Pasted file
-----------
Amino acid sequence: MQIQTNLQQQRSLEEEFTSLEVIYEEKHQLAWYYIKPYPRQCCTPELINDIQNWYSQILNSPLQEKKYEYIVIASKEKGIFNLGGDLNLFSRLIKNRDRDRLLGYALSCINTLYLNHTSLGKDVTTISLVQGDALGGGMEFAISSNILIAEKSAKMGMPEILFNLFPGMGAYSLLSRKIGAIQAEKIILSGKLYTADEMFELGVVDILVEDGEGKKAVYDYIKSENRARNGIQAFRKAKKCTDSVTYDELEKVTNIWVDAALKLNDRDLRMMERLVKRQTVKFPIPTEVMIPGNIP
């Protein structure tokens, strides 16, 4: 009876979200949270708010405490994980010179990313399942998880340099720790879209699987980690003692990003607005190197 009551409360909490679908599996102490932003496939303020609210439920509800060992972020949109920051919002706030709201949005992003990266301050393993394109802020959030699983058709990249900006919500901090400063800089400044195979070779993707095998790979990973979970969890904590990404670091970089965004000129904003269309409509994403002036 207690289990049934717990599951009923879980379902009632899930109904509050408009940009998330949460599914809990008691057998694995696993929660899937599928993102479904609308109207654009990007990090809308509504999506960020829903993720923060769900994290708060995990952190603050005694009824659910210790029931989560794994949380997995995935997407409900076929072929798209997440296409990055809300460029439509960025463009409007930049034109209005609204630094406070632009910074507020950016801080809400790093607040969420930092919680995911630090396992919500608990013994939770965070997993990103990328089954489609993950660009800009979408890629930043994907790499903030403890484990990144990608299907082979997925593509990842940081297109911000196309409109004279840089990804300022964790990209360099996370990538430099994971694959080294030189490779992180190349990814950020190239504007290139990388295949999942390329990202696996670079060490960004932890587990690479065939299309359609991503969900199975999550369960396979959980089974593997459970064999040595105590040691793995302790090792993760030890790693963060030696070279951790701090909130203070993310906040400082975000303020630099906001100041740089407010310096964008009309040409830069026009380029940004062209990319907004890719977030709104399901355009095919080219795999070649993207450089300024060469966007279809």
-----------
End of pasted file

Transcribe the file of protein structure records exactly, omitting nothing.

Amino acid sequence: MQIQTNLQQQRSLEEEFTSLEVIYEEKHQLAWYYIKPYPRQCCTPELINDIQNWYSQILNSPLQEKKYEYIVIASKEKGIFNLGGDLNLFSRLIKNRDRDRLLGYALSCINTLYLNHTSLGKDVTTISLVQGDALGGGMEFAISSNILIAEKSAKMGMPEILFNLFPGMGAYSLLSRKIGAIQAEKIILSGKLYTADEMFELGVVDILVEDGEGKKAVYDYIKSENRARNGIQAFRKAKKCTDSVTYDELEKVTNIWVDAALKLNDRDLRMMERLVKRQTVKFPIPTEVMIPGNIP
């Protein structure tokens, strides 16, 4: 009876979200949270708010405490994980010179990313399942998880340099720790879209699987980690003692990003607005190197 009551409360909490679908599996102490932003496939303020609210439920509800060992972020949109920051919002706030709201949005992003990266301050393993394109802020959030699983058709990249900006919500901090400063800089400044195979070779993707095998790979990973979970969890904590990404670091970089965004000129904003269309409509994403002036 207690289990049934717990599951009923879980379902009632899930109904509050408009940009998330949460599914809990008691057998694995696993929660899937599928993102479904609308109207654009990007990090809308509504999506960020829903993720923060769900994290708060995990952190603050005694009824659910210790029931989560794994949380997995995935997407409900076929072929798209997440296409990055809300460029439509960025463009409007930049034109209005609204630094406070632009910074507020950016801080809400790093607040969420930092919680995911630090396992919500608990013994939770965070997993990103990328089954489609993950660009800009979408890629930043994907790499903030403890484990990144990608299907082979997925593509990842940081297109911000196309409109004279840089990804300022964790990209360099996370990538430099994971694959080294030189490779992180190349990814950020190239504007290139990388295949999942390329990202696996670079060490960004932890587990690479065939299309359609991503969900199975999550369960396979959980089974593997459970064999040595105590040691793995302790090792993760030890790693963060030696070279951790701090909130203070993310906040400082975000303020630099906001100041740089407010310096964008009309040409830069026009380029940004062209990319907004890719977030709104399901355009095919080219795999070649993207450089300024060469966007279809």